19:43this extremely anti-union company to sit down to

19:49negotiate um in good faith for a contract for I think is it like 10,000

19:55workers now in a 390 some store across 43 States I mean this is a kind of new a

20:03new moment for Starbucks Workers United and um and also even uh negotiated a

20:11process for unionization and other stores so I think I guess I wonder is there a relationship between your

20:17International solidarity and some of the the success or The Leverage that you you

20:22have right now yes everything that everyone’s been hearing in the news about Starbucks agreeing to negotiate

20:28with us is because of Palestine um and

20:33um yeah we tweeted like immediately after October 7th we’re like solidary in Palestine on Twitter and then our like

20:40leadership it’s important to say like they they don’t want us to say that our Union leadership you know they they

20:46didn’t want that and then Starbucks sued us so it was kind of like bad situation

20:53for a second but then um people saw

20:59that they doxed us and that they sued us and that they were doing this and so on top of the boycott that Starbucks was

21:05already undergoing because of the union busting and like their numbers started to go into a bit of a freef fall

21:11recently because of the boycott for Palestine on top of the boycott for the

21:17Union Bus thing and so um that was where we broke them was

21:24because of Palestine um but it should also be said that you

21:31know like [Music] um the the

21:37fty that H Workers United and seu have shown

21:42to Israel um the falty that SEIU and

21:47Workers United have shown to Israel you

21:53know it’s hard to imagine that they weren’t kind of a gast also at our

21:58support for Palestine as was Starbucks and I think Starbucks and

22:04SEIU I think found a little Zionist solidarity

22:12in uh being surprised at the workers for supporting

22:18Palestine and um they were kind of urgent to hash out

22:24a bit of an agreement so that we could work towards a contract so that there would be a contract but so that also

22:30necessarily there would be a deescalation in the campaign so that there would be no more workers talking

22:36about Palestine so in a way Palestine got us leverage over Starbucks but it also got

22:43us leverage over our own Union just a situation no one should ever have to be in but that’s what we did and that’s how

22:51it’s going right now and it’s better to be honest about that um so yeah pal Gaza

22:59is responsible for our contract that we’re going to get um it’s all because of

23:04Palestine yeah yeah um yeah and uh and sciu has called uh

23:12since for ceasefire so yeah on the 22nd yes uh on the 22nd seciu uh Mary Kay

23:20issued a ceasefire statement it didn’t have the word Israel in it but uh well for sure I think can say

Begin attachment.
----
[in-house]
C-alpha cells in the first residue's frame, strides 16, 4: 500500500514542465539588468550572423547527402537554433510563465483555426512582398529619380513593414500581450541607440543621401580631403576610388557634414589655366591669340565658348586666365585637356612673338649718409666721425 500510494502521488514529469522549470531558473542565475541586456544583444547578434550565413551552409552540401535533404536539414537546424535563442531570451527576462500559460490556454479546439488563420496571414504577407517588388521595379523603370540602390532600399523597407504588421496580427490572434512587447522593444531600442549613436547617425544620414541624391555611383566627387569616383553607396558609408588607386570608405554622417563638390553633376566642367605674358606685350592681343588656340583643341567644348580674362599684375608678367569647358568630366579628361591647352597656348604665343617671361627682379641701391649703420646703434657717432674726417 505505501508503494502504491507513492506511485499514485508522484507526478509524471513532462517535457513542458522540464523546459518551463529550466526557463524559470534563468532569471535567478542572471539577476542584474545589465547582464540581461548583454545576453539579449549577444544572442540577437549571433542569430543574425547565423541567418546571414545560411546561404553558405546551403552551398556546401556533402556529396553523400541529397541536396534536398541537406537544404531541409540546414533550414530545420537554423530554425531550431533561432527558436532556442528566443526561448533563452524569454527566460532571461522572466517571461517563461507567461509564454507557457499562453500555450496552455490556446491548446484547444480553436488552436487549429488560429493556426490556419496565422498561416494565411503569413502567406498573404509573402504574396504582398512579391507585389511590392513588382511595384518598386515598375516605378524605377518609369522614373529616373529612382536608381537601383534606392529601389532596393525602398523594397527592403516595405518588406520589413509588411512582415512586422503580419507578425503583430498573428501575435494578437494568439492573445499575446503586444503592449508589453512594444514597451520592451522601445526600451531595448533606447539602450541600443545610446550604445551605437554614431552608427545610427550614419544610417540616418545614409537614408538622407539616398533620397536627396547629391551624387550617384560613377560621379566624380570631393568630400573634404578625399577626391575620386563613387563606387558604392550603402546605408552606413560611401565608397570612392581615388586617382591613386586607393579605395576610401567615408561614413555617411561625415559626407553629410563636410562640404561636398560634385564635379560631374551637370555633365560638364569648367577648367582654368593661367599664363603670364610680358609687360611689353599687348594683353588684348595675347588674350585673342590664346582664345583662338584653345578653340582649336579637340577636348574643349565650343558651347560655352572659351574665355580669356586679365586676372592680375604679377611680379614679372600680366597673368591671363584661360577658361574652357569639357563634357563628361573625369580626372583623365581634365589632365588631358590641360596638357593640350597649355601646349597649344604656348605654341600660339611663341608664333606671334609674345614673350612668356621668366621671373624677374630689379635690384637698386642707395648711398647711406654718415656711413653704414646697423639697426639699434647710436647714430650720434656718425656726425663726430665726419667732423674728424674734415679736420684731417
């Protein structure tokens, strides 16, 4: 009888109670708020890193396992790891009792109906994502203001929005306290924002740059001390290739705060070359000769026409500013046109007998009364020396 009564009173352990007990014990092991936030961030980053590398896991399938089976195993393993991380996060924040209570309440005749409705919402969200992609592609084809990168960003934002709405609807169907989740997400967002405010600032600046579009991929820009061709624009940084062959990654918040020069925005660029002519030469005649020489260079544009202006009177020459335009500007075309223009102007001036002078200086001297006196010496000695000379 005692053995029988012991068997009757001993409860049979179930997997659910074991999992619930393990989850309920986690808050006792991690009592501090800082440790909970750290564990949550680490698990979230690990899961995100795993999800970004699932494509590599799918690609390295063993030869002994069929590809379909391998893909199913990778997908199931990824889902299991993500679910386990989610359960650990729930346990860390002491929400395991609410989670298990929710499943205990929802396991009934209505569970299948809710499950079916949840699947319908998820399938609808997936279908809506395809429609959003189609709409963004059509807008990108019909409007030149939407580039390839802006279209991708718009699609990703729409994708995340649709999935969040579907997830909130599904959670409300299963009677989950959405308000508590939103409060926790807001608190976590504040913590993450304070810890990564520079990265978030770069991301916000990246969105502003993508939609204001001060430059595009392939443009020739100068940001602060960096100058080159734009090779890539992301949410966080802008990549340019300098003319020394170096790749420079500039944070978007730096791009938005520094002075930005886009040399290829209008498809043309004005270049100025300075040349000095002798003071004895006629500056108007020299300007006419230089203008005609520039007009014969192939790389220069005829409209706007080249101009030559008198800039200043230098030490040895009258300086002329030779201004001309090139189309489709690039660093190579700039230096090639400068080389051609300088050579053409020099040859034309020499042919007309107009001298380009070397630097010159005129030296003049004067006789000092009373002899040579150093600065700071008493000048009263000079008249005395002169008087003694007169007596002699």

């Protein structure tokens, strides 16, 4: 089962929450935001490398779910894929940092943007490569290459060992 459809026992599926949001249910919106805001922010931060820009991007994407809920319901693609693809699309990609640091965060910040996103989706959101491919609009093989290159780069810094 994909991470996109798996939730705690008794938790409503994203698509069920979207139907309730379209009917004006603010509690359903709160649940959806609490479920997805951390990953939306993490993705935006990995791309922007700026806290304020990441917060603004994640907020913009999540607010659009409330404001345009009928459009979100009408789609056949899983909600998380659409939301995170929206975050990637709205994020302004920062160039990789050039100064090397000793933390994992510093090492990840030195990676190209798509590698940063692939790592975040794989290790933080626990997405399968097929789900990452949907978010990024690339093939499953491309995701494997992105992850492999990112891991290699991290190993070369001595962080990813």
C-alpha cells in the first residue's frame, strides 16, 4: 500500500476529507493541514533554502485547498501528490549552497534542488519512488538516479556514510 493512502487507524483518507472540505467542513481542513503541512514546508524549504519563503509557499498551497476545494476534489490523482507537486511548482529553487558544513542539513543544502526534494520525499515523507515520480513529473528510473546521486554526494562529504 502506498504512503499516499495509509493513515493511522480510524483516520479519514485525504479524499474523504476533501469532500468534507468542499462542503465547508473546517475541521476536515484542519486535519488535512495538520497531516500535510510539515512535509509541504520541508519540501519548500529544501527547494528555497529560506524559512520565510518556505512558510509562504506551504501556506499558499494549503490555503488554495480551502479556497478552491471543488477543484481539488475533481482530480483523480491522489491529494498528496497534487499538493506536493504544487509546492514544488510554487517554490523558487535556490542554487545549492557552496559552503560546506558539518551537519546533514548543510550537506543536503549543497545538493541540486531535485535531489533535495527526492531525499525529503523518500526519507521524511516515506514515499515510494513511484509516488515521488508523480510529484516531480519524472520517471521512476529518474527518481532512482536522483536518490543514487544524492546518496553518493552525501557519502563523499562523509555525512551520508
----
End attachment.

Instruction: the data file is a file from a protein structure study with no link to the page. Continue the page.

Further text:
23:28that Rank and file organizing has done a lot to shift things in the in the labor

23:34movement um I and so I want to actually talk to now the folks from UAW because I

23:41think you know the UAW coming out and support of ceasefire felt like I don’t

23:47know to me a watershed moment um you know in the ceasefire movement so I

23:52guess how does that change happen you know I think uh Jesse mentioned before the reform the hard fought reform within

24:00the union and I’m wondering how that impacted the Union’s position on Gaza

24:06and its willingness to lead on that question and what are some of the challenges nonetheless in organizing for

24:12ceasefire within such a large and diverse Union or any other backlash um

24:17that you face and I think for you Sophia in particular if you could speak to the attack of the government on your local

24:25um that would be great and I don’t know if if you want to go first and Jesse or does that work

24:30Jesse Yeah okay um yeah I really want to emphasize the point that you just made

24:37that it really is Rank and file Le um and that there is a lot of challenges that come not just within the actual

24:45employers or even within the union um but also within Union leadership and I

24:50think it’s important to be transparent about that um you know in terms of how

24:55folks have been organizing for Palestine within the UAW there’s hundreds of workers within UAW labor for Palestine

25:00there’s also labor for Palestine which has existed for 20 years um and the growing labor for Palestine national

25:06network which includes Rank and file caucuses and rank and file workers from different parts of the country who are trying to unite specifically under

25:13certain demands specifically demands pertaining to the Palestinian trade unions because the Palestinian trade

25:18unions did put out a call um to stop arming Israel and to stop complicity